Standing 5-feet-11, weighing 180 pounds, you might not look twice at Davis Alexander of Gig Harbor (Wa.), but once you turn on the game film, it is impossible to deny his talent.
“I like to model my game off of Drew Brees and Russell Wilson,” Alexander told NEI. “The Drew Brees part because he isn’t the tallest guy, but he is still a pocket passer and even though I like to run around and make plays, I still like to think that I am a pass first guy of course and feel very comfortable throwing the ball with the capability to extend plays and use my legs.
“The Russell Wilson part comes from being able to spread the defense with read option and being able to keep the ball, while also in the passing game extending plays by scrambling and evading pass rushers.”
Alexander has a lot of the same qualities of those two QB’s and is the true meaning of the term “gamer”. Weather it is with his arm or legs, Alexander has the ability to will his team to victory most nights.
Heading into the 2014 Barton Football Battle in Seattle, I really did not know what to think of Alexander. I had not seen much of him before the event, but it quickly became evident there was something special in the works, as Alexander lead his team to the Championship, including a win over the Alumni team of D1 athletes.
What was a great offseason, turned into a tremendous junior year. Gig Harbor would finish the season with a 9-2 overall record, and undefeated in Narrows 4A League action. Alexander was voted 1st team All-Area and was awarded the Narrows League MVP, and honor he never envisioned.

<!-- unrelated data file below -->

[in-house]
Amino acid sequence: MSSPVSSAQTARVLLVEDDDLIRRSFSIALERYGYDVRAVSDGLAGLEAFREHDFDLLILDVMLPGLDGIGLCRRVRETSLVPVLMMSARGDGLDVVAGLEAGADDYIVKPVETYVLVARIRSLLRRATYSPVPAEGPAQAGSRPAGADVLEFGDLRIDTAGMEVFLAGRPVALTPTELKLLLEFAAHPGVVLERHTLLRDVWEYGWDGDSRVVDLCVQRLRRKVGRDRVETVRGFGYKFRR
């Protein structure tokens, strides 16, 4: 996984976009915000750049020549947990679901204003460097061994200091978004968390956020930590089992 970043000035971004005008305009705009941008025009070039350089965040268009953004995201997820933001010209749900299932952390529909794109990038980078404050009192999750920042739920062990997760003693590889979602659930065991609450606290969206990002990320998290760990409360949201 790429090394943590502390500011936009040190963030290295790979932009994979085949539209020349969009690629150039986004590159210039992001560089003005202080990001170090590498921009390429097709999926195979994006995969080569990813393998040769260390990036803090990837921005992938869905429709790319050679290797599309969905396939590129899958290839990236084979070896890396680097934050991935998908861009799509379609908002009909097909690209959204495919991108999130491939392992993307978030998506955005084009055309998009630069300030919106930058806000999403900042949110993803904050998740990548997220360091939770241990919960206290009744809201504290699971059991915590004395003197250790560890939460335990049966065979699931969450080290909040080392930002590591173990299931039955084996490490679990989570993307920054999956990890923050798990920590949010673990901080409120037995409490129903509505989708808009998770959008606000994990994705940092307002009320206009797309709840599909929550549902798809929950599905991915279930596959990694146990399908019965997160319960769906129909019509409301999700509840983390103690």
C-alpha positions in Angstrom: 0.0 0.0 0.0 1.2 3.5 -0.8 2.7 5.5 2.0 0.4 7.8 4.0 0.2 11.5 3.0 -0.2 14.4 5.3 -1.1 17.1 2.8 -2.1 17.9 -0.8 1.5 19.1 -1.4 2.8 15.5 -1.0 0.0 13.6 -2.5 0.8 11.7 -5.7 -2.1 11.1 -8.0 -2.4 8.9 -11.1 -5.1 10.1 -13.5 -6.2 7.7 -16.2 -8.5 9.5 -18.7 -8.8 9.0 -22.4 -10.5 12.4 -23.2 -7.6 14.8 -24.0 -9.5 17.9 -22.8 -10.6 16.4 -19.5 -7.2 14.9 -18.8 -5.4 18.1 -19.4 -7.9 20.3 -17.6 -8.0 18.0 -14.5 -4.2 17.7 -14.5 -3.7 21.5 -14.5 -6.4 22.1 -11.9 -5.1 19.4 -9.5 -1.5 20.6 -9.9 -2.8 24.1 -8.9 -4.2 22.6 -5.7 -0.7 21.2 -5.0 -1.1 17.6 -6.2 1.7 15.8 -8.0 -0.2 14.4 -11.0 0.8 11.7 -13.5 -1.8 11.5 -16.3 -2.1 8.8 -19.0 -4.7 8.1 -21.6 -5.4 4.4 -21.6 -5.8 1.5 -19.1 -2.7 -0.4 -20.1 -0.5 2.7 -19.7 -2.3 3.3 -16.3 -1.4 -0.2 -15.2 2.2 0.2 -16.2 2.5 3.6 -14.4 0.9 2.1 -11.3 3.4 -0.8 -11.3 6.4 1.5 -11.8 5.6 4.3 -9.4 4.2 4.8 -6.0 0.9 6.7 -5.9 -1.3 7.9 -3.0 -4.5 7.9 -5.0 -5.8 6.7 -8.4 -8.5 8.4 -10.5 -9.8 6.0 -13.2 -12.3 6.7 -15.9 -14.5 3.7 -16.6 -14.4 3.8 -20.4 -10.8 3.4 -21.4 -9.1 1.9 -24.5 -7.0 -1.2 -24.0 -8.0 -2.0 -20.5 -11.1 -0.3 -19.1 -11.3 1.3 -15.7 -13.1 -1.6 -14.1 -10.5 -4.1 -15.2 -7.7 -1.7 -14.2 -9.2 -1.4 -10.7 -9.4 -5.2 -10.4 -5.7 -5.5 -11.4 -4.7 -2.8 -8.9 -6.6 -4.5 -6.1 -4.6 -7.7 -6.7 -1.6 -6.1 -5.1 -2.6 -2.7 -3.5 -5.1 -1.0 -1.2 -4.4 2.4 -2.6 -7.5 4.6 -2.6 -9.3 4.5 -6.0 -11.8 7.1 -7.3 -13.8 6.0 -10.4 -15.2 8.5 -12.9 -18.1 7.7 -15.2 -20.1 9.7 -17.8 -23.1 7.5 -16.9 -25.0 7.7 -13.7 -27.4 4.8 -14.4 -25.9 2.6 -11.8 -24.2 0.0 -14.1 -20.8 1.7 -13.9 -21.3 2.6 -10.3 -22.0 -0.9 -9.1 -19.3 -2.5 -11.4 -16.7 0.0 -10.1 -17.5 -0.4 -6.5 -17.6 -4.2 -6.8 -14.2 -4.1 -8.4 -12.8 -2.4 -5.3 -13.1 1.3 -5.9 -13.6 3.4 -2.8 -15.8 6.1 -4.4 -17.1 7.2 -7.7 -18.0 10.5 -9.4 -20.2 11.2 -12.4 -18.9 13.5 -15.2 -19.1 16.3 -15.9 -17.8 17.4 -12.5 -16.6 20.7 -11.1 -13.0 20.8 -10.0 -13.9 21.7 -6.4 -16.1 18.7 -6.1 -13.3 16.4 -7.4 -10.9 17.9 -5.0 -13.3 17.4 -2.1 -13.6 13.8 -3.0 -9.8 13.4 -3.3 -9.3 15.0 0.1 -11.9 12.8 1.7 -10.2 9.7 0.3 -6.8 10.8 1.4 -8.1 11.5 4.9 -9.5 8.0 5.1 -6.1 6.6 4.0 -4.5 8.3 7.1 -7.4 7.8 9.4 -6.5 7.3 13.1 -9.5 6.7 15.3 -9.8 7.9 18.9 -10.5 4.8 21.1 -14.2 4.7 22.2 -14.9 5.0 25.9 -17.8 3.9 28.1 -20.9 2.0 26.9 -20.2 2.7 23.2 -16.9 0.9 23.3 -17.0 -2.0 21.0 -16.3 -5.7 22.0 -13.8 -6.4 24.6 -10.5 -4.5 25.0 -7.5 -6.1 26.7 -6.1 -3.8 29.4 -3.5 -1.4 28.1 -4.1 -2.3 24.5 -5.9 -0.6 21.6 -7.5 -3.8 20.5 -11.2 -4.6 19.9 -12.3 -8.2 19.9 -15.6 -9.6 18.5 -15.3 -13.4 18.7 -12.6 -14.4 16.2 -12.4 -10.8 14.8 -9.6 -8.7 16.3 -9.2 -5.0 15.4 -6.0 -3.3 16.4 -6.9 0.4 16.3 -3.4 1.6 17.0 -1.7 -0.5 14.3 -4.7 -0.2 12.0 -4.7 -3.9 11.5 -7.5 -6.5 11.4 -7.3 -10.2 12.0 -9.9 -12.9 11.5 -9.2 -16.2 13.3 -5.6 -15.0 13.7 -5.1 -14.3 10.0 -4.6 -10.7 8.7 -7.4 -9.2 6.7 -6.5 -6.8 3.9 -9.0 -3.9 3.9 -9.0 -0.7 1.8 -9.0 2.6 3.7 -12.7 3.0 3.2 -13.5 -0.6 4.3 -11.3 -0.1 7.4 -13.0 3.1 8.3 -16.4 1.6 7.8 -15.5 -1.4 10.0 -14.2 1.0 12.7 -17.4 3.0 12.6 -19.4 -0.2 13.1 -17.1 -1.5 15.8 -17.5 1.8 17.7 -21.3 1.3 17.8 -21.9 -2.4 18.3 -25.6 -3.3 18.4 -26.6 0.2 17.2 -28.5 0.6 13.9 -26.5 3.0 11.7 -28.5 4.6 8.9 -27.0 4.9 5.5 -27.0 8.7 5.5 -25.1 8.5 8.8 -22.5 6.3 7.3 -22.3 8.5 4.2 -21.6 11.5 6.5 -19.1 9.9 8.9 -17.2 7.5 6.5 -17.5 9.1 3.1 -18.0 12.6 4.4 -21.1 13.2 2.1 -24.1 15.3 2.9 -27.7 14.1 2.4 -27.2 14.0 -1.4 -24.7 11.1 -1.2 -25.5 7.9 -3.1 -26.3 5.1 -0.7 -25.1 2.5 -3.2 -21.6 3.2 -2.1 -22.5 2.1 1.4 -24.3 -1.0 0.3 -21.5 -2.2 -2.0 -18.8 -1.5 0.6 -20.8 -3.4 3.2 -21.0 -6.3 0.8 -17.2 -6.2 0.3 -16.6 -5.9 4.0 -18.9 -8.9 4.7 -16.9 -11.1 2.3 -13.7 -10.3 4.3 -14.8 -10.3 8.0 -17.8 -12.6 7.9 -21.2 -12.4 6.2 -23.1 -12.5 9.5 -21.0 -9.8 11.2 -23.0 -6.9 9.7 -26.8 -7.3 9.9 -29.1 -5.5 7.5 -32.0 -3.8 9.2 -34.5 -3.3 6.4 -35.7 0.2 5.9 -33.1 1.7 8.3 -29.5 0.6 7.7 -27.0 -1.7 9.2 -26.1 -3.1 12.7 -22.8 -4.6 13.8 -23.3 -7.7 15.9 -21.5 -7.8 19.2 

“Winning the Narrows MVP was a truly humbling experience,” Alexander said. “It was great to see that all the hard work I had put in with my teammates paid off. It also spoke a lot to us as a team having both the offensive MVP and MVP of the league being from Gig Harbor (Noah Samsen).
“I never had really thought about winning the award, really just wanted to help anyway I could in order to win the league title and it all just kind of fell straight into place.”
Alexander finished his junior campaign with 2,160 yards and 18 TD’s, with just 3 INT’s through the air, and added 859 yards and 15 more TD’s on the ground. The senior-to-be has set goals of at least 3,500 total yards and 40 TD’s, but is looking more at his teams goals than any personal achievements.
“We would like to make it to the T-Dome,” Alexander says. “More specifically bring home the state championship. We have a lot of talent this year and are doing anything we can in our power to prepare for the season.
“We’ve gone to two passing leagues and won them both, and also plan on attending the Battle of Seattle. Of course we would also like to win the league title.”
Alexander is seeing collegiate interest from the likes of Northern Arizona, Portland State and San Diego. He plans on making the rounds and attending various college camps to showcase his talents, and I truly believe recruiting interest will be picking up.
One of the more intriguing parts of Alexander’s profile is his age. He will be playing half of his senior season as a 16 year old, and will graduate at 17, so in reality he should have just finished his sophomore season.
When you sit back and look at things, there are too many positives for someone to not give Alexander a shot. He simply has too much talent, and too many intangibles.